To put this all into perspective, the cost to borrow declined but the average yields did as well. Thus, earnings potentials as a result from the interest rate spread alone have not changed. In fact, 1.37% for the overall spread is rather strong compared to competitors, though as investors we want this number to be as high as possible. This statistic is one of the first things I examine when looking at the performance of any mREIT. Overall, it wasn't that bad as it increased, but I was less than impressed with certain components of this figure (such as decline in yield on assets for the whole quarter). However, as the average yield on assets as of the end of the quarter was higher than the quarter average, this is a huge positive.
Issues With The Dividend
While we have known about the declared dividend for a while when it was announced in September, and it was a huge cut down to $0.80, I thought AGNC could easily afford it was a down 24% from the last dividend of $1.55 per share. This cut caught many by surprise as most were expecting a cut to around $0.90. Looking under the hood now, it would appear that the dividend was more than AGNC's estimated taxable income per share of $0.29. However, digging a little deeper, we see that AGNC still has $0.57 per share in undistributed taxable income. I believe that the quarter has started very strong for AGNC given that interest rates have declined about 40bps off their recent September highs. Thus, with undistributed taxable income and an improving quarter, I do not expect the dividend to be cut below $0.75 per share. It will likely be maintained.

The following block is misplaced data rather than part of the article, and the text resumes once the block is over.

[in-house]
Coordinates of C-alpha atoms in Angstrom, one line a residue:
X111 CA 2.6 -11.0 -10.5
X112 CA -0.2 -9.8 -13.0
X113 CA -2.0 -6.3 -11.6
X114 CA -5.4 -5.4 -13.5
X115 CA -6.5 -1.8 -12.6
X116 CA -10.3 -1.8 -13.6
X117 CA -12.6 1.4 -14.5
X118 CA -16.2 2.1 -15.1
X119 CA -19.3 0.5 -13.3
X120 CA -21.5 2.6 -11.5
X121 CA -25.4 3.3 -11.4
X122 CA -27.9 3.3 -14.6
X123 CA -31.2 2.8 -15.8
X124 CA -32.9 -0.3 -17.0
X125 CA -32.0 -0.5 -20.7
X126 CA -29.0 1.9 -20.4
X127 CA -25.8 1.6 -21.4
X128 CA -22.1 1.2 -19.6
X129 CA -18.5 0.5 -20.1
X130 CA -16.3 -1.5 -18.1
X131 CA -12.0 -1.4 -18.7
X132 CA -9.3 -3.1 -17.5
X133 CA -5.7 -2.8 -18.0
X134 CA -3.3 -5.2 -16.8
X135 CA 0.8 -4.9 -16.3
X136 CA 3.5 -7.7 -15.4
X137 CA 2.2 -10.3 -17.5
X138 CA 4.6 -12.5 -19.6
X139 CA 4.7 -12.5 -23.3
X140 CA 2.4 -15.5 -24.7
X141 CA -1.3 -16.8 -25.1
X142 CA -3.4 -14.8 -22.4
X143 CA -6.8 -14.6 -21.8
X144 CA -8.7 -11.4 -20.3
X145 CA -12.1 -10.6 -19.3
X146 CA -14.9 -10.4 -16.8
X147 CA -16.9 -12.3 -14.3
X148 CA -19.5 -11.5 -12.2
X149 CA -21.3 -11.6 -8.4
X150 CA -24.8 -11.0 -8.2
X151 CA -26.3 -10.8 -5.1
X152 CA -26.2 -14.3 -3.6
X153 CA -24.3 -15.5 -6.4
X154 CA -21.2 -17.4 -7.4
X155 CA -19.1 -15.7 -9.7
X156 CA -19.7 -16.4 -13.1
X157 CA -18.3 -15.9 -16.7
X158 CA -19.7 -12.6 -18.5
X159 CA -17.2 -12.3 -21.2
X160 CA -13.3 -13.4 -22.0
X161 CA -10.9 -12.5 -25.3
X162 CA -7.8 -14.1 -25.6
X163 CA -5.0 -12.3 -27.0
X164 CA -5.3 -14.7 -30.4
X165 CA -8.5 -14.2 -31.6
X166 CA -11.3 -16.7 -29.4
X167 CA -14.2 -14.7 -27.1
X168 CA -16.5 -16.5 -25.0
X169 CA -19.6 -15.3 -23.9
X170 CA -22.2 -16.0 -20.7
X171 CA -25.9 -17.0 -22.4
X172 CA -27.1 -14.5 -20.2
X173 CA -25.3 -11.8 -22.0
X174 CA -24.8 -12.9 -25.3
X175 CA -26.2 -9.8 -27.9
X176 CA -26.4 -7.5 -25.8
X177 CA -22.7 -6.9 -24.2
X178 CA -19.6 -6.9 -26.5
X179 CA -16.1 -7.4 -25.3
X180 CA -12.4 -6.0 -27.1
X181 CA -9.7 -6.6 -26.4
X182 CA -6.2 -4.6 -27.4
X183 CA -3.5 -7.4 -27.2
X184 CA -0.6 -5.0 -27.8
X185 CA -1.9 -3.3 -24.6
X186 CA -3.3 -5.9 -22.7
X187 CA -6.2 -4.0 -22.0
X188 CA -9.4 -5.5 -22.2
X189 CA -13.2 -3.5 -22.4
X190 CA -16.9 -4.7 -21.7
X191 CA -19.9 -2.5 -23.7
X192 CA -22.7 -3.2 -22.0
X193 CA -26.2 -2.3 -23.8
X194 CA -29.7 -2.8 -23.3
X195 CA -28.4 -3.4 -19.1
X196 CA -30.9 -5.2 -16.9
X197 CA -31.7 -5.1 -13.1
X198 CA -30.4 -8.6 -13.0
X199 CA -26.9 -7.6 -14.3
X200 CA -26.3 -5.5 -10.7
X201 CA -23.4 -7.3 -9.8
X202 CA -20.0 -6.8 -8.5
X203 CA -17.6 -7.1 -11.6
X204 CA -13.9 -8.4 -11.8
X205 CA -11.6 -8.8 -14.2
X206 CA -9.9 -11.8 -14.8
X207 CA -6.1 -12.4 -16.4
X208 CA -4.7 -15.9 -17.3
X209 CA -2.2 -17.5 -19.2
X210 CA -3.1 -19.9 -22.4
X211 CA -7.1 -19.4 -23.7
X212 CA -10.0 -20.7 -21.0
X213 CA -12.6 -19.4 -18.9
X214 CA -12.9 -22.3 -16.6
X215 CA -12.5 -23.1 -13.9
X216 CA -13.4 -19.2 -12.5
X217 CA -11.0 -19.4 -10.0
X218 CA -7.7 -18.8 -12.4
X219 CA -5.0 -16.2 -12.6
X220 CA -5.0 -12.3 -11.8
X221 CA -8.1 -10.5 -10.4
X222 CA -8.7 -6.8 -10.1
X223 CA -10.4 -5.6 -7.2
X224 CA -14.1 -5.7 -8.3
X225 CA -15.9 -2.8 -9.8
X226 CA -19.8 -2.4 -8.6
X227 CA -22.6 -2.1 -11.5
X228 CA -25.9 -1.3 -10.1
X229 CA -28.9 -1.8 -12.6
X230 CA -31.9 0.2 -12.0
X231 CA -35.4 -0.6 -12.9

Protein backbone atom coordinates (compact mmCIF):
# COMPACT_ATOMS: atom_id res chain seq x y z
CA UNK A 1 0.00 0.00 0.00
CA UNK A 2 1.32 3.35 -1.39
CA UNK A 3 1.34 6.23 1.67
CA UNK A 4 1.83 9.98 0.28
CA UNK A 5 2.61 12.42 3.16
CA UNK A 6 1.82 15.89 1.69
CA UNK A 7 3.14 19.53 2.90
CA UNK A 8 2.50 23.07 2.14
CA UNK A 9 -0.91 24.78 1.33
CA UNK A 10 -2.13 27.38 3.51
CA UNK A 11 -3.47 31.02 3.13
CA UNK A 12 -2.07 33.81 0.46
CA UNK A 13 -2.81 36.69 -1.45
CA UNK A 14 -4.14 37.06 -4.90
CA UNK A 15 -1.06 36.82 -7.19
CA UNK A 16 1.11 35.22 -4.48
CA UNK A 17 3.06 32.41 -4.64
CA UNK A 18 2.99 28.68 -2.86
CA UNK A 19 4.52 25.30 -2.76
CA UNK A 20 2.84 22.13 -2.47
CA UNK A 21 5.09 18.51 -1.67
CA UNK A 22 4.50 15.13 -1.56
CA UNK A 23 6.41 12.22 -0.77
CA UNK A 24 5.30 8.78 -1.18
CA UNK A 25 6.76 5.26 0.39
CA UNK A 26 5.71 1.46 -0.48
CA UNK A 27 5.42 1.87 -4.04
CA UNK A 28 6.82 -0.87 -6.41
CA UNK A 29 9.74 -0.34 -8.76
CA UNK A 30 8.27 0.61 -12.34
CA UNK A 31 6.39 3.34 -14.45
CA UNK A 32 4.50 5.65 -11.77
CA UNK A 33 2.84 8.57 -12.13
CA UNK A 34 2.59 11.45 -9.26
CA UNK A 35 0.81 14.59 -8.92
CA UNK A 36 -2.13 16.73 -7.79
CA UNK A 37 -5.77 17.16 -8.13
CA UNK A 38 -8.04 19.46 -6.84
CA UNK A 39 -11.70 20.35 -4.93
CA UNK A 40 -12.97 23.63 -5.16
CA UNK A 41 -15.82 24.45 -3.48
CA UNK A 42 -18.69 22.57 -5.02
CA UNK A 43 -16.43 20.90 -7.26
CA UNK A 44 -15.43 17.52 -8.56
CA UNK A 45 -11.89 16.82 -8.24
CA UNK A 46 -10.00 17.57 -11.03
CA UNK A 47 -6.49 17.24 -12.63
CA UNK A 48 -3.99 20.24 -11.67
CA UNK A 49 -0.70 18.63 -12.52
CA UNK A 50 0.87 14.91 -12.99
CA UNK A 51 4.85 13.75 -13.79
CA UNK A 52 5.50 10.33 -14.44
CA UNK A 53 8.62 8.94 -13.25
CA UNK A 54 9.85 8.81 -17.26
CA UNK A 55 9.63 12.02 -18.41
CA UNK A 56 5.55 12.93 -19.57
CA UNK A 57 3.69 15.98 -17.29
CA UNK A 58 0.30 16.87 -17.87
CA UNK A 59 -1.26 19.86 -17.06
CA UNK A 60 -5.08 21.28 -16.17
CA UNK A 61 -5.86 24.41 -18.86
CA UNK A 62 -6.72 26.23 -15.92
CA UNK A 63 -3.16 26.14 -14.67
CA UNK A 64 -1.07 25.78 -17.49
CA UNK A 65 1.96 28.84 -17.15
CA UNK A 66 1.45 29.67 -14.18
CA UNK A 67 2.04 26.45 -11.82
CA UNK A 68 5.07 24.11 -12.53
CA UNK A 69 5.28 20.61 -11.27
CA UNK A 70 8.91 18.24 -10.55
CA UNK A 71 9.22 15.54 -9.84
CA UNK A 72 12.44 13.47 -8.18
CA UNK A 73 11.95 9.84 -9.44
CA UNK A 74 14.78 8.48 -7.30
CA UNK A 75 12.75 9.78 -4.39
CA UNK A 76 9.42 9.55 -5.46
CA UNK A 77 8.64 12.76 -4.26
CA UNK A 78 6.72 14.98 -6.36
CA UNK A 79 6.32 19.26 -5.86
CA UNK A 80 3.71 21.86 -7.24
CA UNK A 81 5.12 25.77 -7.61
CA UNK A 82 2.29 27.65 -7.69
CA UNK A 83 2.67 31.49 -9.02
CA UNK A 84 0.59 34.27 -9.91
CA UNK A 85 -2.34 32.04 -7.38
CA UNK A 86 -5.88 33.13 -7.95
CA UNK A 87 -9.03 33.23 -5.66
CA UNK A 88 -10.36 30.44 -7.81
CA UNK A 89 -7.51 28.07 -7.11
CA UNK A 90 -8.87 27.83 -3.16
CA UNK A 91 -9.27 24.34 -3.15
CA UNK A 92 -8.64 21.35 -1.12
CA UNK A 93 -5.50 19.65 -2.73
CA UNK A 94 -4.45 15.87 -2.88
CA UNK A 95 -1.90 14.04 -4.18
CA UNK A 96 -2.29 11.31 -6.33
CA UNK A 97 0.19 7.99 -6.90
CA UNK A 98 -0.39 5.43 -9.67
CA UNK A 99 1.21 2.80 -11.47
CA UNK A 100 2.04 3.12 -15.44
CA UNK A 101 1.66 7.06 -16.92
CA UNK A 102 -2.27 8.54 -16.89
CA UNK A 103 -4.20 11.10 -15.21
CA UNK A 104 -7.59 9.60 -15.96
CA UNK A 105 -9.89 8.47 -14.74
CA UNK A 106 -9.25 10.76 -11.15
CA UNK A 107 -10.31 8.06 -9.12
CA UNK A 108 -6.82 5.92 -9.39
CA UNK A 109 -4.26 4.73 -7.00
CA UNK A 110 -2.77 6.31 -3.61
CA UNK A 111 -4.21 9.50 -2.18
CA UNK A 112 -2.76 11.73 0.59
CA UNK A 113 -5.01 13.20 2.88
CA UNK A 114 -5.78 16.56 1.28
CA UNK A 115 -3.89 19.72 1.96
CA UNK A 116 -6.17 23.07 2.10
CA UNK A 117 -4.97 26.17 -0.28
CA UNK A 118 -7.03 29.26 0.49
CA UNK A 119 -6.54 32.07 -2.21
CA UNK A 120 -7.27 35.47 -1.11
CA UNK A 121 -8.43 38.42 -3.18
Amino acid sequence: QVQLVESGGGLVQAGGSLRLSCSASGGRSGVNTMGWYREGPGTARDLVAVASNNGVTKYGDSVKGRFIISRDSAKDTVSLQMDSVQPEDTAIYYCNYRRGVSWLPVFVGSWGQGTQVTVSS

I've Said it Before And I Will Say It Again. It Is All About Book Value
Book value is very significant for mREITs. Along with the net interest rate spread, it is absolutely critical. Why? Because you want to buy when the stock trades below book value and sell when stock price gets too far ahead of book value. This assumes that book value will remain relatively stable, or in the case of buying below book value, rising. With the extreme volatility over the last few months, book value was anyone's guess. But my readers know that I was adamant that AGNC was trading well below book value. Well, as it turns out, book value dropped as expected, but at the end of the quarter, the stock was indeed trading well below tangible book value.